However, Avista is only capable of accepting 144 megawatts of power into its grid in that part of Adams County. And not all turbines will be working all the time either, Fairbanks said.

The turbines are not placed randomly, Fairbanks said. Clearway’s engineers studied the wind pattern at Rattlesnake Flat for years prior to beginning construction to optimize the placement of each turbine and minimize the effects on other turbines of the wake each turbine creates when it spins.

Each turbine can rotate 360 degrees, and the blades themselves can also rotate — a process called feathering — to best capture the wind. Each windmill should reach its optimal capacity when the wind is blowing at around 12 miles per hour, Fairbanks said.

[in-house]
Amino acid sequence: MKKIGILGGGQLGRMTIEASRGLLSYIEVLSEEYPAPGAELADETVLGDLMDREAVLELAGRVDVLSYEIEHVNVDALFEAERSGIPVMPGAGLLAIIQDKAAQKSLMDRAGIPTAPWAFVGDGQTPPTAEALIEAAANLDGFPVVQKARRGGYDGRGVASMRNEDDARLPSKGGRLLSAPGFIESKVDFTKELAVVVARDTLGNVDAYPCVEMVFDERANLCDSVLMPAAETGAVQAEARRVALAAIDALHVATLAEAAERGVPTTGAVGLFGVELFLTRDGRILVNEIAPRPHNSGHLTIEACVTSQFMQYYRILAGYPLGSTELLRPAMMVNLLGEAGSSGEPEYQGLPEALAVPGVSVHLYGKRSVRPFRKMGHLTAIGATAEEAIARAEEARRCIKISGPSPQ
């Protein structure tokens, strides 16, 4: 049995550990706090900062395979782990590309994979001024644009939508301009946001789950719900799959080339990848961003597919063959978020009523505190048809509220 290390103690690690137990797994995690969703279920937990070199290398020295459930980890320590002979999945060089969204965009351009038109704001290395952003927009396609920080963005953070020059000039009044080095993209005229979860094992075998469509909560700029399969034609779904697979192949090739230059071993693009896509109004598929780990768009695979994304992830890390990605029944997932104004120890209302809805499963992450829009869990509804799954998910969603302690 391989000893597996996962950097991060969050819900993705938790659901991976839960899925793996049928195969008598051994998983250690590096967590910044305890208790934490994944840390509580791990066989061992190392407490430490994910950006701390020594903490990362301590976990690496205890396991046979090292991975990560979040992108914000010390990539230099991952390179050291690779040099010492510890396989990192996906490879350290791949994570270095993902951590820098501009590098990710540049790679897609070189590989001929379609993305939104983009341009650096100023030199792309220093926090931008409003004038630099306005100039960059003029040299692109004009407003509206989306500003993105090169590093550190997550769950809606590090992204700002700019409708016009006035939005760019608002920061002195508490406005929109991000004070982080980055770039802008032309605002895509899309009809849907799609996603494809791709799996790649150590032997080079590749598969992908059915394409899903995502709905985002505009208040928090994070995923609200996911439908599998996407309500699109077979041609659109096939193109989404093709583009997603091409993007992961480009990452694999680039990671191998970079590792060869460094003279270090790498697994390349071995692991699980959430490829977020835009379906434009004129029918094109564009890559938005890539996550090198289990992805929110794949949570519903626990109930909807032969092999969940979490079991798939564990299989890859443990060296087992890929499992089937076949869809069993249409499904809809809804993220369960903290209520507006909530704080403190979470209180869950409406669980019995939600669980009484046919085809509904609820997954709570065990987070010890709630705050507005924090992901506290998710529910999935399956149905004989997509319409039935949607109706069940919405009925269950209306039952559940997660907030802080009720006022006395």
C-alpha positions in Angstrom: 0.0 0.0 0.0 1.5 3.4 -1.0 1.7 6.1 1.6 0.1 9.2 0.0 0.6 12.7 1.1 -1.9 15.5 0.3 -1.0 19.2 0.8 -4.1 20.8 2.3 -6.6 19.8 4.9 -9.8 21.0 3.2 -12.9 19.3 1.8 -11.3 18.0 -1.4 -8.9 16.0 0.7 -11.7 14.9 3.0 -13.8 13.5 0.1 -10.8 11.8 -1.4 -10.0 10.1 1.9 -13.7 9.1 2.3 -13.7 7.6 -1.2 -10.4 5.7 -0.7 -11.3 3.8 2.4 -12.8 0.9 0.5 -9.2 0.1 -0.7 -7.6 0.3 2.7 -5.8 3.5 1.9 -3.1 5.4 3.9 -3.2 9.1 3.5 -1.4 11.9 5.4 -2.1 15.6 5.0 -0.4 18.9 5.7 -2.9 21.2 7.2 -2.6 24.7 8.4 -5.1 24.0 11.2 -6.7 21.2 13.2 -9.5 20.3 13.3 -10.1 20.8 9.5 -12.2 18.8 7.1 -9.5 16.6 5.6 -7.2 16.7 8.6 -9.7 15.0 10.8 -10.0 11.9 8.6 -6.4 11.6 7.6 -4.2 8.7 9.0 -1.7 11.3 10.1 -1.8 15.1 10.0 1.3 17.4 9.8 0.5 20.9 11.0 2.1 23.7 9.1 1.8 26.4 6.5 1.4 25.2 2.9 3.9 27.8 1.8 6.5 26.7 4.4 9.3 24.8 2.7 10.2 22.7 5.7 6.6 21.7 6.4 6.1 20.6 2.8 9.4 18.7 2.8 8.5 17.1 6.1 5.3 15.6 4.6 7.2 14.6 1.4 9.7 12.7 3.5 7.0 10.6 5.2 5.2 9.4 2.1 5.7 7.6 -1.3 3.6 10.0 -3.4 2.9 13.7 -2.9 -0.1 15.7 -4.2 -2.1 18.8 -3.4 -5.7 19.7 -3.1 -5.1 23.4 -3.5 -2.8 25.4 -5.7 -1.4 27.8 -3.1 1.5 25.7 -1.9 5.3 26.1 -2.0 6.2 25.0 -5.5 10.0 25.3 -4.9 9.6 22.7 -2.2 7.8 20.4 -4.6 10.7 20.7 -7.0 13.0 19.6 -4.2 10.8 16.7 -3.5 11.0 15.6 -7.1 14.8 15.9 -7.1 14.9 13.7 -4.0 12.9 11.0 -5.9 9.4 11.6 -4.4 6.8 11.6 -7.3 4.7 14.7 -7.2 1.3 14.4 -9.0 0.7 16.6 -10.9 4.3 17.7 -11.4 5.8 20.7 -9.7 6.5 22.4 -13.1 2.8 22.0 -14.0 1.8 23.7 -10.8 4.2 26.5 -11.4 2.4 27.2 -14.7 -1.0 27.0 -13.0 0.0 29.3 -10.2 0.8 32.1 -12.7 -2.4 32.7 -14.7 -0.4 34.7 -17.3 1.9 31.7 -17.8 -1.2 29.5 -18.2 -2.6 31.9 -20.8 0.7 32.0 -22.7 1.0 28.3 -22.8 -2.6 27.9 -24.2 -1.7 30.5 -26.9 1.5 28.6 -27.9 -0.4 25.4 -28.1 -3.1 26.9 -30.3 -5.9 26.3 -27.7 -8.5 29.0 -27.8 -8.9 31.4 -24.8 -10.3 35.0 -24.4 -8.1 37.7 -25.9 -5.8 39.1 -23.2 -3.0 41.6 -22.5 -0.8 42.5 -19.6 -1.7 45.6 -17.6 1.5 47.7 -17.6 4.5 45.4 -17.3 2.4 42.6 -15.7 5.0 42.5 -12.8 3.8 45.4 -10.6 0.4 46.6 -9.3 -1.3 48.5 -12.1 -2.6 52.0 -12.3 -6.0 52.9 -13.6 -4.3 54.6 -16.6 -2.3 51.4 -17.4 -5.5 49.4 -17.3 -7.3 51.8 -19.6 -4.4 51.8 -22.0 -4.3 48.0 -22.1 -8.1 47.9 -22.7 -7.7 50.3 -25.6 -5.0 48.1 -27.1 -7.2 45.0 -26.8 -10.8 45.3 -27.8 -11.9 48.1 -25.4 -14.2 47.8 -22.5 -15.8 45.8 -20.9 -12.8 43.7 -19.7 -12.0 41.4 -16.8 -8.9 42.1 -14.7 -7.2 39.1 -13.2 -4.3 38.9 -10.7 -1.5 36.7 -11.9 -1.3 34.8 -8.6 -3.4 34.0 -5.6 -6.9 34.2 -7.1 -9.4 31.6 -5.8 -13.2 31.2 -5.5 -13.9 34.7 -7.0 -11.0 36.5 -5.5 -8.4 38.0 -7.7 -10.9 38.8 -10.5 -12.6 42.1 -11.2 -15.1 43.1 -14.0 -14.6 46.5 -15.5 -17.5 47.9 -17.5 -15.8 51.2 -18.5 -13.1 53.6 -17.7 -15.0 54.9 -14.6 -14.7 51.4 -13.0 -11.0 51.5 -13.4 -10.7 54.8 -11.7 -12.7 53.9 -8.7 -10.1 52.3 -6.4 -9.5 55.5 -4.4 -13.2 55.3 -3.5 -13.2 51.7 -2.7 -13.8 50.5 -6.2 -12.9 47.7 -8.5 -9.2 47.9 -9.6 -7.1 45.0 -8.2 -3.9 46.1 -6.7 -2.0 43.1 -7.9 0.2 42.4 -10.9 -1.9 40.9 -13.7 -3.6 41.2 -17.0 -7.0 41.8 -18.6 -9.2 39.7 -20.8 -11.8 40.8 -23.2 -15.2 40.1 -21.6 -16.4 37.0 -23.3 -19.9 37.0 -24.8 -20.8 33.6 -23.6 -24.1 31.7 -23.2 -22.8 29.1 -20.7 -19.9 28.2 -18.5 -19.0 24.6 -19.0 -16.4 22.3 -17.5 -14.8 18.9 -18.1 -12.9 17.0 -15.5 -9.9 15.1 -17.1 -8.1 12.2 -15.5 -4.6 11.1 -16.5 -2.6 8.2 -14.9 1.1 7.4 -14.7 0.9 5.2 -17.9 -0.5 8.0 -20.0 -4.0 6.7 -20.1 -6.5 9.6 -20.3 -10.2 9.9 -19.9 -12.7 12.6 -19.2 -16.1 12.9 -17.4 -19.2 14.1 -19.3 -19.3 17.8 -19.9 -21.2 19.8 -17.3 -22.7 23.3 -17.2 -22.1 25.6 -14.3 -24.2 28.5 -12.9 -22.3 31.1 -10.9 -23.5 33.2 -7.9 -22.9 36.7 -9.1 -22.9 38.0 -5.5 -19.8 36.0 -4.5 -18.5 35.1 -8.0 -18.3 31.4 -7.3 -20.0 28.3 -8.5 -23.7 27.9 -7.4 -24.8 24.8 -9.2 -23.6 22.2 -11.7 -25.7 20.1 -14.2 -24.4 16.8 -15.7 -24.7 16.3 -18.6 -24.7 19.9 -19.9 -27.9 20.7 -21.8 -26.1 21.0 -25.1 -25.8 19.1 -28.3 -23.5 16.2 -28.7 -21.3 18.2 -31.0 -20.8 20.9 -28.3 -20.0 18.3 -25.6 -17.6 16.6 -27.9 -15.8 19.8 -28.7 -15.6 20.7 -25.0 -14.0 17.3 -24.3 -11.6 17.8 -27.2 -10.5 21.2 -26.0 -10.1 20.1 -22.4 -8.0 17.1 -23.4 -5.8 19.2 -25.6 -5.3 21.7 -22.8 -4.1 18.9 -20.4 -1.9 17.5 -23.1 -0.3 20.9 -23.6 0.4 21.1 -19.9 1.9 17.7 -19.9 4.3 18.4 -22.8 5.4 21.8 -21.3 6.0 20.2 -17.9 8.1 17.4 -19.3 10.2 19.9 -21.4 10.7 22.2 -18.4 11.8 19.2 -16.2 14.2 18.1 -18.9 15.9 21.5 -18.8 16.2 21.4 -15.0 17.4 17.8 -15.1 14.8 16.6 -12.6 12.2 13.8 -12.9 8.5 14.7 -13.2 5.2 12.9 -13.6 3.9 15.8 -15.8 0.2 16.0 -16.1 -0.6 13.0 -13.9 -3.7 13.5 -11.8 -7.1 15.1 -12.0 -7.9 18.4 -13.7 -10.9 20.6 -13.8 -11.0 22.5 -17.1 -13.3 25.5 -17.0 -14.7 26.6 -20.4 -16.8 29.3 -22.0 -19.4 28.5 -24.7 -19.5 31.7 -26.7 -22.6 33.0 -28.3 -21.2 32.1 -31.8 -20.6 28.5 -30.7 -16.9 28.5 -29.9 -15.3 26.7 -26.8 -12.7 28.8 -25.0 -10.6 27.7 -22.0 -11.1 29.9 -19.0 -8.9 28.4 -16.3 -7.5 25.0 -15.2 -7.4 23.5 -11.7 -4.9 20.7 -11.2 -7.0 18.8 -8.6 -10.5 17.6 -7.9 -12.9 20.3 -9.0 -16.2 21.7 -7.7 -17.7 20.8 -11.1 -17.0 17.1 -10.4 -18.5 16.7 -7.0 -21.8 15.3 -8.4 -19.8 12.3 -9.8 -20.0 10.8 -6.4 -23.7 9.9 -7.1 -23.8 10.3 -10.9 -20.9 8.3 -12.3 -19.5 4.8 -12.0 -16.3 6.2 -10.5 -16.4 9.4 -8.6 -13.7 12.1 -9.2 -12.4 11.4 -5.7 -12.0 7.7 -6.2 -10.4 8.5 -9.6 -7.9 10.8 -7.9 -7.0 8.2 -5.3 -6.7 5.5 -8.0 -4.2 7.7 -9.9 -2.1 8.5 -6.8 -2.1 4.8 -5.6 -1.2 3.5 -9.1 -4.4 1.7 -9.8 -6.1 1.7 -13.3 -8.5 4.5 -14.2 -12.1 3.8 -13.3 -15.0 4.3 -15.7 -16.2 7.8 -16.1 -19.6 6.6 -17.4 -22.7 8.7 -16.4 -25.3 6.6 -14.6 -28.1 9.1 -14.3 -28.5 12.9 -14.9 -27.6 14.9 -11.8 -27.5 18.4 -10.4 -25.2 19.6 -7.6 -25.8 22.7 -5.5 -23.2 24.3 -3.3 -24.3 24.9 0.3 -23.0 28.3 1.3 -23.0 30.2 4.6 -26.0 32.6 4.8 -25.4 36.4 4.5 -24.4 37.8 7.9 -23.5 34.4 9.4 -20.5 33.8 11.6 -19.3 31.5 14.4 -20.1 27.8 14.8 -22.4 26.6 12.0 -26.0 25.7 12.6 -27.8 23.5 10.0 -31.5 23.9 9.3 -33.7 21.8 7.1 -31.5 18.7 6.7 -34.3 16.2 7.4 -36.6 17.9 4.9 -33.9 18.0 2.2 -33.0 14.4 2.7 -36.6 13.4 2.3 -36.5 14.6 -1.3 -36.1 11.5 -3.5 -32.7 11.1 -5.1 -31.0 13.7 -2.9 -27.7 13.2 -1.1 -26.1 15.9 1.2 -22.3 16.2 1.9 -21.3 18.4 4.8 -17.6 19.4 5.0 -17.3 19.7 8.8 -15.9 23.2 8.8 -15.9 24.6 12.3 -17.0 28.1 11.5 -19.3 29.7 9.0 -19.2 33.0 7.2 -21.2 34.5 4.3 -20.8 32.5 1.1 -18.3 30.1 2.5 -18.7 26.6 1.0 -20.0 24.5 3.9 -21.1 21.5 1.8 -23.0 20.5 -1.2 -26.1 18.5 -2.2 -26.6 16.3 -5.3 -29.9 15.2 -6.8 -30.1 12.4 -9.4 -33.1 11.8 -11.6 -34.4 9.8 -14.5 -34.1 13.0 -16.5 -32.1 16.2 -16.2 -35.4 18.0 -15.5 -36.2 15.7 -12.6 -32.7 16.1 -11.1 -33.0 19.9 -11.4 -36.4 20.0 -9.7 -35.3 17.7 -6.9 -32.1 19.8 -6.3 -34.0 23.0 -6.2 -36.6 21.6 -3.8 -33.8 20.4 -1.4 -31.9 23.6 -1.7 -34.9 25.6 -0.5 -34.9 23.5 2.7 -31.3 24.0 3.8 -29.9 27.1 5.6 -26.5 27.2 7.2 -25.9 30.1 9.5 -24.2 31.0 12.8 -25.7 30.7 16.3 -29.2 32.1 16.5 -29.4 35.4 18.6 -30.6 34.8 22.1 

“It’s different for every location,” he said. “Each turbine has a power curve.”

In addition, each of the 57 turbines at Rattlesnake Flat will be inspected and maintained once a month, meaning the generator has to be stopped and the turbine blades locked down to keep work crews safe.

All of the turbines will be connected to a data center that monitors how effectively each is working, allowing Clearway crews to make adjustments based on the direction and speed of the wind, Fairbanks said. In addition, Fairbanks said, eight to 12 workers will live within 30-40 minutes of the site in order to keep the windmills maintained and running.

Scott Kinney, the director of power supply for Avista, said the Rattlesnake Flat wind project and the solar farm are part of the company’s long-term goal of having 100 percent clean power generation (including hydropower) by 2045.